Seroepidemiologic Studies of Hantavirus Infection among Wild Rodents in California

Michele T Jay-Russell, Michael S. Ascher, Bruno B Chomel, Minoo Madon, David Sesline, Barryett A. Enge, Brian Hjelle, Thomas G. Ksiazek, Pierre E. Rollin, Philip H Kass, Kevin Reilly

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35 Scopus citations

Abstract

A total of 4,626 mammals were serologically tested for antibodies to Sin Nombre virus. All nonrodent species were antibody negative. Among wild rodents, antibody prevalence was 8.5% in murids, 1.4% in heteromyids, and < 0.1% in sciurids. Of 1,921 Peromyscus maniculatus (deer mice), 226 (11.8%) were antibody positive, including one collected in 1975. The highest antibody prevalence (71.4% of 35) was found among P. maniculatus on Santa Cruz Island, off the southern California coast. Prevalence of antibodies among deer mice trapped near sites of human cases (26.8% of 164) was significantly higher than that of mice from other sites (odds ratio = 4.5; 95% confidence interval = 1.7, 11.6). Antibody prevalence increased with rising elevation (>1,200 meters) and correlated with a spatial cluster of hantavirus pulmonary syndrome cases in the Sierra Nevada.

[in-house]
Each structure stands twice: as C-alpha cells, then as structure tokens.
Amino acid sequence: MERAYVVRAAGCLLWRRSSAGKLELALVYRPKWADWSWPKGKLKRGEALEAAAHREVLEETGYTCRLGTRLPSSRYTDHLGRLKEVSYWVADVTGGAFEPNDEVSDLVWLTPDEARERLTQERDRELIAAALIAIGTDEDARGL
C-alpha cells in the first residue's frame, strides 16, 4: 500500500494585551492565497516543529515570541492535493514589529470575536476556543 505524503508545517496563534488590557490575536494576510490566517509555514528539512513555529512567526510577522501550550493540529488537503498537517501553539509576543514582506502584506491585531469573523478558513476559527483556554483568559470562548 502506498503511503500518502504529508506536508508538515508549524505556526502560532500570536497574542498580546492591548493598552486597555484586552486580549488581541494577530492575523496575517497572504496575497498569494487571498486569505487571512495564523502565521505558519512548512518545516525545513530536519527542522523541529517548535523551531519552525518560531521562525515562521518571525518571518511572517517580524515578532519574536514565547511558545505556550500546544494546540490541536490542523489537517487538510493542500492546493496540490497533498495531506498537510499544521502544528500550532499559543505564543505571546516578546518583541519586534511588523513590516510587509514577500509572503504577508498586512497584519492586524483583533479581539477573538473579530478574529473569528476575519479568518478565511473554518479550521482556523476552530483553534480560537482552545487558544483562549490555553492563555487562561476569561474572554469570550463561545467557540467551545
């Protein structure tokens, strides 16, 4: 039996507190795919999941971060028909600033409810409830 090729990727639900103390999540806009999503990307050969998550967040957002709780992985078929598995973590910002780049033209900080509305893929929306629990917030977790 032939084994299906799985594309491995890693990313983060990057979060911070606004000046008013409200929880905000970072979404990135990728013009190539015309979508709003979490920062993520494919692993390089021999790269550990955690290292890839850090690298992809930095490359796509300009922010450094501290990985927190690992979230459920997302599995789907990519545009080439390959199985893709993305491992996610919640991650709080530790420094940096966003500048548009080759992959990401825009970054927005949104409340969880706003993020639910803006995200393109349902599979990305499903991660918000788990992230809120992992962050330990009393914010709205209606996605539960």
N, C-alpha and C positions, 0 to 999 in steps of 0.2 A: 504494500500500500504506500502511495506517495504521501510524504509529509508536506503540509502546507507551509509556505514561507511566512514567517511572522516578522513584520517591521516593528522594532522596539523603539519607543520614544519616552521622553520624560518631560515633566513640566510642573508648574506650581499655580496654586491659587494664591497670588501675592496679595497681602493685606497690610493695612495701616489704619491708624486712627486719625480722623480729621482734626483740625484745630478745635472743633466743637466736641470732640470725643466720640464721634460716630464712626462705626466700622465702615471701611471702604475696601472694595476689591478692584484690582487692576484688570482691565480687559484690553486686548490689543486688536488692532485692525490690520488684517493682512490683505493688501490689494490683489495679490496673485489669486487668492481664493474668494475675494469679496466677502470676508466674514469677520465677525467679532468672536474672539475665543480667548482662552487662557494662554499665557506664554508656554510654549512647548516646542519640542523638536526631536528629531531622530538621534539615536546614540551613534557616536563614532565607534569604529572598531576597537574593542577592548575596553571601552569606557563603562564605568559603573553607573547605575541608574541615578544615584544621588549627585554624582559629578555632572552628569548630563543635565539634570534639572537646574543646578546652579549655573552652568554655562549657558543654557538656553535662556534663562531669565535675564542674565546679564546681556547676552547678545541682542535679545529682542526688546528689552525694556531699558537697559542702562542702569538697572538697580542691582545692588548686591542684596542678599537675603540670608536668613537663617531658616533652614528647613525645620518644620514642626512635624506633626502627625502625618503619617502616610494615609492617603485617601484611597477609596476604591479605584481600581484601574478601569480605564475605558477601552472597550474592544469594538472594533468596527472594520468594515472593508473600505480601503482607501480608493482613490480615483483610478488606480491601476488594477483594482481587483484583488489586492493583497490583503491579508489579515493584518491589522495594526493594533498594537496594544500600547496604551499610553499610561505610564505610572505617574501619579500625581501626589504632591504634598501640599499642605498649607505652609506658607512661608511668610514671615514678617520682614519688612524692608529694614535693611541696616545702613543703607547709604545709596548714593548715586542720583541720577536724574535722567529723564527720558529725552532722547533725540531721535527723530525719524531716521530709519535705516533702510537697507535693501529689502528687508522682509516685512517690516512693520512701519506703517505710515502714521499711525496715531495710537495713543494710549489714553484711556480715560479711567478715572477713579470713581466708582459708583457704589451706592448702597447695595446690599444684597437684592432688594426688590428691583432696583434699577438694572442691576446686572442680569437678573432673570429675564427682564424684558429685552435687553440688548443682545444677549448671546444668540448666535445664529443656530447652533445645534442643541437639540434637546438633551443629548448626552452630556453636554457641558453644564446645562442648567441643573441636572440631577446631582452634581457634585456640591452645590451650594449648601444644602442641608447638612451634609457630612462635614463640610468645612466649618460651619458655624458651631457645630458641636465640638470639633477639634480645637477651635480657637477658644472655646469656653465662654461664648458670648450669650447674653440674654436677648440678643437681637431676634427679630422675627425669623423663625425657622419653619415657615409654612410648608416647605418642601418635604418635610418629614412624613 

Original languageEnglish (US)
Pages (from-to)183-190
Number of pages8
JournalEmerging Infectious Diseases
Volume3
Issue number2
StatePublished - 1997

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ASJC Scopus subject areas

  • Microbiology (medical)

Cite this

Jay-Russell, M. T., Ascher, M. S., Chomel, B. B., Madon, M., Sesline, D., Enge, B. A., Hjelle, B., Ksiazek, T. G., Rollin, P. E., Kass, P. H., & Reilly, K. (1997). Seroepidemiologic Studies of Hantavirus Infection among Wild Rodents in California. Emerging Infectious Diseases, 3(2), 183-190.